bus conversions

Discussion in 'General RVing' started by Stu1, Aug 22, 2002.

  1. Stu1

    Stu1 New Member

    I am interested in purchasing a bus conversion. Could anyone give me some advice. I was looking in the yhe 1970-1980 range. I have seen a couple of sites with coaches that I could afford ranging from $20-$7000. Most of those were useing 2 strokes with manuals but a few had auto trans. Are there certain models that I should stay away from. Most were mci and provost. Any info would be greatly appreciated
     
  2. C Nash

    C Nash Senior Member

    bus conversions

    Stu1,
    Got my dumb hat on. Are you sure they are two stroke? Course, I'am not to familiar with the diesels. Saw a site where they custom built units and really made some good looking units. Will try to relocate it.

    Chelse L. Nash
    fulltimer03@yahoo.com
     
  3. Gary B

    Gary B Senior Member

    bus conversions

    Hi Stu, you must be looking at and talking about the older GM/Detroit 6-71 and 8-71 engines which were 2 cycle diesels, but were the main stay for GM for many years. The 6-71's were about 235 HP and the 8-71 was 290 to 330 or more, they are old work horse engine, no electronics not praticulally fuel efficent, both are super charged (not turbo charged) with GM blowers. I think (not sure)the manual tranny bus's are 3 speed are ok on hard surface but not the best on drit/gravel. Its been a few years since I reseached bus's so maybe wrong on some things, one thing we didn't like is the bus's tend to be very narrow, if you go to google and type in bus conversions you should find some site with information. Good luck & happy trails GB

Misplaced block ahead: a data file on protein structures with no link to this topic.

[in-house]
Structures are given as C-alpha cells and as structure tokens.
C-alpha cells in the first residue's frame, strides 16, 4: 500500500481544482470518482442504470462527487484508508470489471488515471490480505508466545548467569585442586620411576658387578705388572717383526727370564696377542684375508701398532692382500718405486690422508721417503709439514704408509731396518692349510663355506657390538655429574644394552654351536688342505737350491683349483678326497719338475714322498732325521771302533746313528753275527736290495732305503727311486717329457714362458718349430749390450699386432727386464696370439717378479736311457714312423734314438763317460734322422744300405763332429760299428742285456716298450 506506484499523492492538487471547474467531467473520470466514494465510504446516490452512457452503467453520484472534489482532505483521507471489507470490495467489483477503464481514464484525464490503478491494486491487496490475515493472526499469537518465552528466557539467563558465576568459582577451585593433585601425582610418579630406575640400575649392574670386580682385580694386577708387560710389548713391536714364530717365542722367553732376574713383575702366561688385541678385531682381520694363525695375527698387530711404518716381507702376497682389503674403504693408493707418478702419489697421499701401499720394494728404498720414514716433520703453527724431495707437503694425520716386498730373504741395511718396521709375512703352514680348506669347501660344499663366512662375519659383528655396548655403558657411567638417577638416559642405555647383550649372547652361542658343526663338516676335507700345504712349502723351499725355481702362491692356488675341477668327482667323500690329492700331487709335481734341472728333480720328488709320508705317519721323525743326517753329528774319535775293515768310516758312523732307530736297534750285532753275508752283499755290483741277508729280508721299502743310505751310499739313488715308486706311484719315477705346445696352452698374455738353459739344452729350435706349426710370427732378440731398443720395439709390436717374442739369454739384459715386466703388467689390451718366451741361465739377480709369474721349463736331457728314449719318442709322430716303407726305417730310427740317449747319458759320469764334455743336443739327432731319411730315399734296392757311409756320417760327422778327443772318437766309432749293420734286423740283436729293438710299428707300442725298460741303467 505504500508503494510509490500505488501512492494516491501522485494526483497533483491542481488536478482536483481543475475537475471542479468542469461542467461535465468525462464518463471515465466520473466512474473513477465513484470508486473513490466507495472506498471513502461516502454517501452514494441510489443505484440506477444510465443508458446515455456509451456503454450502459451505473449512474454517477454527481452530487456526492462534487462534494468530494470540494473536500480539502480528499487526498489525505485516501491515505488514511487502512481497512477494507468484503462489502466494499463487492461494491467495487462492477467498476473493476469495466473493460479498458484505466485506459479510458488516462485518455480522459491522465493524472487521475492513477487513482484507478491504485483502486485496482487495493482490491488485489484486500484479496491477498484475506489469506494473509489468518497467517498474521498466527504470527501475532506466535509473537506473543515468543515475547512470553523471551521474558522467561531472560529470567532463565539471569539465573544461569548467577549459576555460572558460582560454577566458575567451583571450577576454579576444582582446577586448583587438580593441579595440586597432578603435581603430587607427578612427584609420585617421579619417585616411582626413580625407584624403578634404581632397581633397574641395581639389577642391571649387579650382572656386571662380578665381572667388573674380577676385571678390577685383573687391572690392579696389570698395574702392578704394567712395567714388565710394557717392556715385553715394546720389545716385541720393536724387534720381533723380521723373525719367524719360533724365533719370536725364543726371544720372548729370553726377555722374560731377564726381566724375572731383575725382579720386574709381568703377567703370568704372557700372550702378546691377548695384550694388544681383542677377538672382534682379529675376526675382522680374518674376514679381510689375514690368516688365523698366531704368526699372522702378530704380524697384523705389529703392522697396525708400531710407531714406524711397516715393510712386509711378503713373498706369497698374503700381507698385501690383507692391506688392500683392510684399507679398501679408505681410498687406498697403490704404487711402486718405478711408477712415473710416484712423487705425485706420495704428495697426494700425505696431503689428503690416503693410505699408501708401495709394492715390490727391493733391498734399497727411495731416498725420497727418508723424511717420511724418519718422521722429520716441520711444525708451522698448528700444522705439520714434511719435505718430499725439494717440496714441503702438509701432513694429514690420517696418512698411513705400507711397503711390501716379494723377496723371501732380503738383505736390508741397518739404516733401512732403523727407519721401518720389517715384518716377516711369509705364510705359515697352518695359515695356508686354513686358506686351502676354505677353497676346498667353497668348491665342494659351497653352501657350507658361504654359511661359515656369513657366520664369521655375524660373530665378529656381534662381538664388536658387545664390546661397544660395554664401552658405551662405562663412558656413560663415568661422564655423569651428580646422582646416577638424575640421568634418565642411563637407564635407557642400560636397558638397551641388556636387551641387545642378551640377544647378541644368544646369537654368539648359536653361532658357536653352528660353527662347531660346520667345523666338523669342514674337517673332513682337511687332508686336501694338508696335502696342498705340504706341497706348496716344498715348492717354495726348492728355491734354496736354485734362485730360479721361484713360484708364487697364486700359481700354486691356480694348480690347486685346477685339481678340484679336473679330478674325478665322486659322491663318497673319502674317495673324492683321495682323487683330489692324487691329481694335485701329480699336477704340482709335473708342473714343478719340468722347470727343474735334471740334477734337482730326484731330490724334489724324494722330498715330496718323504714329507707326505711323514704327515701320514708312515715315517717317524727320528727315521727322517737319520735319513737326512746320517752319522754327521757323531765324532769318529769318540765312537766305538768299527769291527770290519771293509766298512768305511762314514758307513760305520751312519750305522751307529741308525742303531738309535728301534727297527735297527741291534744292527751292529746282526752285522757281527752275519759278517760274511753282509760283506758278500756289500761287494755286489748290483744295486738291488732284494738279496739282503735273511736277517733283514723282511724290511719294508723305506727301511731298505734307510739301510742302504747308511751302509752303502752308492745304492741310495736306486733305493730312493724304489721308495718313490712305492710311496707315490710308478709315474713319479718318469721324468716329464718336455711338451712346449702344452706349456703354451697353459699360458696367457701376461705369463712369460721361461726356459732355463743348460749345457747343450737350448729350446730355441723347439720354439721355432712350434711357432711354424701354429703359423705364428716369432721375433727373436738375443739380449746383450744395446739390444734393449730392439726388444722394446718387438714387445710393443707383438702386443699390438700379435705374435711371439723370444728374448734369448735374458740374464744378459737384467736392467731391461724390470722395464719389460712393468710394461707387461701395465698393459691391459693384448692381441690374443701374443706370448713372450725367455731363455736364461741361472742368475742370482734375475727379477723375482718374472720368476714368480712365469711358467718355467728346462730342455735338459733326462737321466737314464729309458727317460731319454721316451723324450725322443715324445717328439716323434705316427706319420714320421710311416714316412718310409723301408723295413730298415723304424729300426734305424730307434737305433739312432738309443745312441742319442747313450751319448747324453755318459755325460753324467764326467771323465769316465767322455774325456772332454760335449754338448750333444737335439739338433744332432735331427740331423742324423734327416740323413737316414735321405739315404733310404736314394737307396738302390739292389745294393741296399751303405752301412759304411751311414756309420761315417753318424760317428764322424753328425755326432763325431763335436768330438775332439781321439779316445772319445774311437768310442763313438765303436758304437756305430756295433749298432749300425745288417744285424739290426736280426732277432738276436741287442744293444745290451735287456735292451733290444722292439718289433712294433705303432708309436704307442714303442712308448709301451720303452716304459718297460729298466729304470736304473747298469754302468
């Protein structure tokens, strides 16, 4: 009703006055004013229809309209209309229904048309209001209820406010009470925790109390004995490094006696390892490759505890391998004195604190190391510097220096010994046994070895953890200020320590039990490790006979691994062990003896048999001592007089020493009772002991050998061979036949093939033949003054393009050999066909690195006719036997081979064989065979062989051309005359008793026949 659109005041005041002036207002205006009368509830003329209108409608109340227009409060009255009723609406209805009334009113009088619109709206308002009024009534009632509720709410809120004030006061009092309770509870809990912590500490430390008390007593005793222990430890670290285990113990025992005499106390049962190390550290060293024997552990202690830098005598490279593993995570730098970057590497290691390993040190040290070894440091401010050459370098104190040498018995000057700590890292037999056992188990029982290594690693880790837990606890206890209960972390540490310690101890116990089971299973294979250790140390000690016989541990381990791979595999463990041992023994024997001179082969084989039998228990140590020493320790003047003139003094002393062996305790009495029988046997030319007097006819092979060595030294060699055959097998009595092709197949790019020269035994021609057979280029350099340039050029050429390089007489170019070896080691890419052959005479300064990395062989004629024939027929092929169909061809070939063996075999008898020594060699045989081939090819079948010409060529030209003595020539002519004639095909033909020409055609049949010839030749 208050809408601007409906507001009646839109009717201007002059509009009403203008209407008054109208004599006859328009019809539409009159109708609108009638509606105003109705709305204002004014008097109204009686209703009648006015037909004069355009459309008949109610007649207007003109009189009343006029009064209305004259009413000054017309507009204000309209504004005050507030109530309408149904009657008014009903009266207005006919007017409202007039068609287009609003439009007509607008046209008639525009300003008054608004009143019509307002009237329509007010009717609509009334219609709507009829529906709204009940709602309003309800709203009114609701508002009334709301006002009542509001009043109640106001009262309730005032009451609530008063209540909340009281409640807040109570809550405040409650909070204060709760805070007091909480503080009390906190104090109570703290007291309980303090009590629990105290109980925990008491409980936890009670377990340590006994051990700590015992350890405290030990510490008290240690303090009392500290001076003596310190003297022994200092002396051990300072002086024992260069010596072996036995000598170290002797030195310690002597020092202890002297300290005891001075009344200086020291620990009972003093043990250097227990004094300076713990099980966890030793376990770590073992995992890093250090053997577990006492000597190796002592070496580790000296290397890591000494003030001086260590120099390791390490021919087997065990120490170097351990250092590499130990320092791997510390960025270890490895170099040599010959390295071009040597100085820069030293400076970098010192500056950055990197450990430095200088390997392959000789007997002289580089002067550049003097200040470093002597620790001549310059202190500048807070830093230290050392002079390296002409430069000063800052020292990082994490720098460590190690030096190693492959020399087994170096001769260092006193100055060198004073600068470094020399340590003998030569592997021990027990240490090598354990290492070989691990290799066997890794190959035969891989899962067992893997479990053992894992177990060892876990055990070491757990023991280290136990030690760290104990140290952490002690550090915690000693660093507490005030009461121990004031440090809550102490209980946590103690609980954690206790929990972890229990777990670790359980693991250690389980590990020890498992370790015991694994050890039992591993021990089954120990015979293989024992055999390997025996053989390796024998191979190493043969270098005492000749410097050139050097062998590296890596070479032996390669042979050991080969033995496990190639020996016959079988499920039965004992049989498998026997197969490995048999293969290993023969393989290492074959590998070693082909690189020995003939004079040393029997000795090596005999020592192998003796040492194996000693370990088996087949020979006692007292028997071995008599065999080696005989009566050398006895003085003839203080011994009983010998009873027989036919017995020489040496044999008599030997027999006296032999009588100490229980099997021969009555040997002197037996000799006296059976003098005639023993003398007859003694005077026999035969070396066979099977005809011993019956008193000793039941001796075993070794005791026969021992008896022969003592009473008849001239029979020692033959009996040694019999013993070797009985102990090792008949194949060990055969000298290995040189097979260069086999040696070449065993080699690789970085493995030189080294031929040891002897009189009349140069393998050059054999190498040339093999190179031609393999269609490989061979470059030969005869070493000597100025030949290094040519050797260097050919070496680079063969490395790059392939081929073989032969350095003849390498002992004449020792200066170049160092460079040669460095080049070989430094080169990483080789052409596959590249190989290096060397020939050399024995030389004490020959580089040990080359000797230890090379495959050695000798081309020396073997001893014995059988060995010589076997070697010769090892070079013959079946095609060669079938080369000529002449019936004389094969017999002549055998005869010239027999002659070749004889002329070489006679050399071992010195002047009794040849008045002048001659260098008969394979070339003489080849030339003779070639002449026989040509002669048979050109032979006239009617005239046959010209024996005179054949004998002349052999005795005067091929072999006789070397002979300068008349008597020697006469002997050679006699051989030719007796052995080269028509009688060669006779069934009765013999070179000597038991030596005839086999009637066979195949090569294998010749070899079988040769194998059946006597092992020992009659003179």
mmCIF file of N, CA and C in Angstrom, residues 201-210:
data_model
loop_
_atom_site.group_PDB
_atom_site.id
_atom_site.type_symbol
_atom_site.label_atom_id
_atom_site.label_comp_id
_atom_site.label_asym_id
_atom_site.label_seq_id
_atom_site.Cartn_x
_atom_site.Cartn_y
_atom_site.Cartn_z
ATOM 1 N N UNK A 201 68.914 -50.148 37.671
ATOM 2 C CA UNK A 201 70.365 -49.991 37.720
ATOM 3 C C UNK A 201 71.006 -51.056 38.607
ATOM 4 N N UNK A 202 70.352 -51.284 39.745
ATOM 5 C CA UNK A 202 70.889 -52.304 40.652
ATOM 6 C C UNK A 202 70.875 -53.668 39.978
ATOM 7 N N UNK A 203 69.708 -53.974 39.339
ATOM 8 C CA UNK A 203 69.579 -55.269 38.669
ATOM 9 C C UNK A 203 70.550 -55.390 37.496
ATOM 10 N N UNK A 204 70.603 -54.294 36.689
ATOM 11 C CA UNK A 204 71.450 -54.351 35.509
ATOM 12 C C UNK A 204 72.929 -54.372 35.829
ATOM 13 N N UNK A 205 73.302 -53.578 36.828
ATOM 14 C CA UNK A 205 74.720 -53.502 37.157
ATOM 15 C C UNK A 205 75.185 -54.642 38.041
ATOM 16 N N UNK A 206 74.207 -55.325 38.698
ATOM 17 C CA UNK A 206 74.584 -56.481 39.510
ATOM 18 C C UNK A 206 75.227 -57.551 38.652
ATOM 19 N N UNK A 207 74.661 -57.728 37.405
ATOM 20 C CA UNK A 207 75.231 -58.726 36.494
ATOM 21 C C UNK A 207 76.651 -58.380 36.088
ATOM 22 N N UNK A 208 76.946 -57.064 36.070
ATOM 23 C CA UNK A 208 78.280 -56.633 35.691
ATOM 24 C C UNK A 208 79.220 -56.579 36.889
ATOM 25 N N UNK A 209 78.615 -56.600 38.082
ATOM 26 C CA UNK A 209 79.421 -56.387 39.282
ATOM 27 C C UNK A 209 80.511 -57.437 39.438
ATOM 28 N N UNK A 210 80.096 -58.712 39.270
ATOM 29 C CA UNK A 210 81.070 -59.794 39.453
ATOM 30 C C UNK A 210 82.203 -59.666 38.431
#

Edited by - Gary B on Aug 24 2002 8:21:16 PM
     
  4. lookn-ahead

    lookn-ahead New Member

    bus conversions

    The old Detroit diesels were two stroke. They built a V-8 that had a lot of power (I believe that it was 318 hp) and would wind up very quickly. The 1973 road tractor I had was turbo-charged and it lubricated through an oil line in from the crank case. The problem was that when the bearing in this thing went out the oil went directly into the airflow and the engine, causing the engine to "run-away". That is the reason Detroit Diesel put a large ball in the air supply line between the air breather and the intake to shut a runaway engine down. Had to choke them down to stop them. Good engines, but not nearly as dependable as the old 250 and 270 six cylinder Cummins. Had a road tractor with 250 Cummins that had nearly a million miles on it when we sold it, and it was still running strong. The Detroits would get better than 100k but with higher maintenance costs
    More information than you wanted to know I'm sure, but us old guys get to remembering and wish we was young again.
    doc
     
  5. Gary B

    Gary B Senior Member

    bus conversions

    Boy lookin ahead, you hit the nail right on the head there, at least the part about remembering! OH well guess I've got more toys and a little more time to play now. Happy trails GB
     
  6. Stu1

    Stu1 New Member

    bus conversions

    Thanks for the great tip on google. Found lots of good info there.
     

Share This Page